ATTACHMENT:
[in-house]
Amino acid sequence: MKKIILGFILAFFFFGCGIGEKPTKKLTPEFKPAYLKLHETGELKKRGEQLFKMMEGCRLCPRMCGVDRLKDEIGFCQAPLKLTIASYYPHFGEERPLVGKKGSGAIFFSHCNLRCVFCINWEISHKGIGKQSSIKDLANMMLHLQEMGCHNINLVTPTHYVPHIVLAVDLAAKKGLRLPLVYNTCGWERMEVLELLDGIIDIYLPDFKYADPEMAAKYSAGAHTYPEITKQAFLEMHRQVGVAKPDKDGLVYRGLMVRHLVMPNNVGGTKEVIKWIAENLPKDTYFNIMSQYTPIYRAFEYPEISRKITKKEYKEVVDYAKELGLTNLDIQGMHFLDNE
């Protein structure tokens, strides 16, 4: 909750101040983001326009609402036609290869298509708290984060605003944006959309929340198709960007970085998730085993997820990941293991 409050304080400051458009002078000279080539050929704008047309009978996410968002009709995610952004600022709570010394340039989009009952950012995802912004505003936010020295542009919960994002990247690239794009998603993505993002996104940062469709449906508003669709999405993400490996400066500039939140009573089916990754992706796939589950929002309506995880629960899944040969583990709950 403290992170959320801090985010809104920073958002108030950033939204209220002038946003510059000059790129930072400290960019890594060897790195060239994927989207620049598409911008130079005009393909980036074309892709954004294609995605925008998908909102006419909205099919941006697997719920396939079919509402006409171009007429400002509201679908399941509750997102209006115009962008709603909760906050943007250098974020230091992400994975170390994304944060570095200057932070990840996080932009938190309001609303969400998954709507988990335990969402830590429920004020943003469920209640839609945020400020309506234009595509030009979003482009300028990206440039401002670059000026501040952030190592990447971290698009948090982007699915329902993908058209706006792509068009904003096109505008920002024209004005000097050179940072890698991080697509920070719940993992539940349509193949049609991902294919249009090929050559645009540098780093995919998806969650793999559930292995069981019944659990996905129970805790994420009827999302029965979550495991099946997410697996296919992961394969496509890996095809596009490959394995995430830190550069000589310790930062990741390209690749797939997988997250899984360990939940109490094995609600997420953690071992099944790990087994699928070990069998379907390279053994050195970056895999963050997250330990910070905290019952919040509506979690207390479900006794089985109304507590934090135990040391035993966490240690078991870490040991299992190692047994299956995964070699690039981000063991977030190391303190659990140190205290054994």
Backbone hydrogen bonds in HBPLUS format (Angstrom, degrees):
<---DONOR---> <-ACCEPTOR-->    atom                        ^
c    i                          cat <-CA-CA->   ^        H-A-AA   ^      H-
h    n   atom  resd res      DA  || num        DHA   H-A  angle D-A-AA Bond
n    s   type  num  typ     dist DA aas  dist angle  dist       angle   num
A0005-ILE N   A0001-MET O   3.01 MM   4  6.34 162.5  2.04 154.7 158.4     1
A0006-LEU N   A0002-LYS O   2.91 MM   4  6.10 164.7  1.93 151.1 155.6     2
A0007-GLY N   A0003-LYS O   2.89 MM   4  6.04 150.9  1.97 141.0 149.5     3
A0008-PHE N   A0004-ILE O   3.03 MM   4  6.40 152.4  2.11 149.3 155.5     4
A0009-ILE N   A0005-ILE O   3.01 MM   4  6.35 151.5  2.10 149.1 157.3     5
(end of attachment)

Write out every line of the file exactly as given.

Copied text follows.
[in-house]
Amino acid sequence: MKKIILGFILAFFFFGCGIGEKPTKKLTPEFKPAYLKLHETGELKKRGEQLFKMMEGCRLCPRMCGVDRLKDEIGFCQAPLKLTIASYYPHFGEERPLVGKKGSGAIFFSHCNLRCVFCINWEISHKGIGKQSSIKDLANMMLHLQEMGCHNINLVTPTHYVPHIVLAVDLAAKKGLRLPLVYNTCGWERMEVLELLDGIIDIYLPDFKYADPEMAAKYSAGAHTYPEITKQAFLEMHRQVGVAKPDKDGLVYRGLMVRHLVMPNNVGGTKEVIKWIAENLPKDTYFNIMSQYTPIYRAFEYPEISRKITKKEYKEVVDYAKELGLTNLDIQGMHFLDNE
């Protein structure tokens, strides 16, 4: 909750101040983001326009609402036609290869298509708290984060605003944006959309929340198709960007970085998730085993997820990941293991 409050304080400051458009002078000279080539050929704008047309009978996410968002009709995610952004600022709570010394340039989009009952950012995802912004505003936010020295542009919960994002990247690239794009998603993505993002996104940062469709449906508003669709999405993400490996400066500039939140009573089916990754992706796939589950929002309506995880629960899944040969583990709950 403290992170959320801090985010809104920073958002108030950033939204209220002038946003510059000059790129930072400290960019890594060897790195060239994927989207620049598409911008130079005009393909980036074309892709954004294609995605925008998908909102006419909205099919941006697997719920396939079919509402006409171009007429400002509201679908399941509750997102209006115009962008709603909760906050943007250098974020230091992400994975170390994304944060570095200057932070990840996080932009938190309001609303969400998954709507988990335990969402830590429920004020943003469920209640839609945020400020309506234009595509030009979003482009300028990206440039401002670059000026501040952030190592990447971290698009948090982007699915329902993908058209706006792509068009904003096109505008920002024209004005000097050179940072890698991080697509920070719940993992539940349509193949049609991902294919249009090929050559645009540098780093995919998806969650793999559930292995069981019944659990996905129970805790994420009827999302029965979550495991099946997410697996296919992961394969496509890996095809596009490959394995995430830190550069000589310790930062990741390209690749797939997988997250899984360990939940109490094995609600997420953690071992099944790990087994699928070990069998379907390279053994050195970056895999963050997250330990910070905290019952919040509506979690207390479900006794089985109304507590934090135990040391035993966490240690078991870490040991299992190692047994299956995964070699690039981000063991977030190391303190659990140190205290054994």
Backbone hydrogen bonds in HBPLUS format (Angstrom, degrees):
<---DONOR---> <-ACCEPTOR-->    atom                        ^
c    i                          cat <-CA-CA->   ^        H-A-AA   ^      H-
h    n   atom  resd res      DA  || num        DHA   H-A  angle D-A-AA Bond
n    s   type  num  typ     dist DA aas  dist angle  dist       angle   num
A0005-ILE N   A0001-MET O   3.01 MM   4  6.34 162.5  2.04 154.7 158.4     1
A0006-LEU N   A0002-LYS O   2.91 MM   4  6.10 164.7  1.93 151.1 155.6     2
A0007-GLY N   A0003-LYS O   2.89 MM   4  6.04 150.9  1.97 141.0 149.5     3
A0008-PHE N   A0004-ILE O   3.03 MM   4  6.40 152.4  2.11 149.3 155.5     4
A0009-ILE N   A0005-ILE O   3.01 MM   4  6.35 151.5  2.10 149.1 157.3     5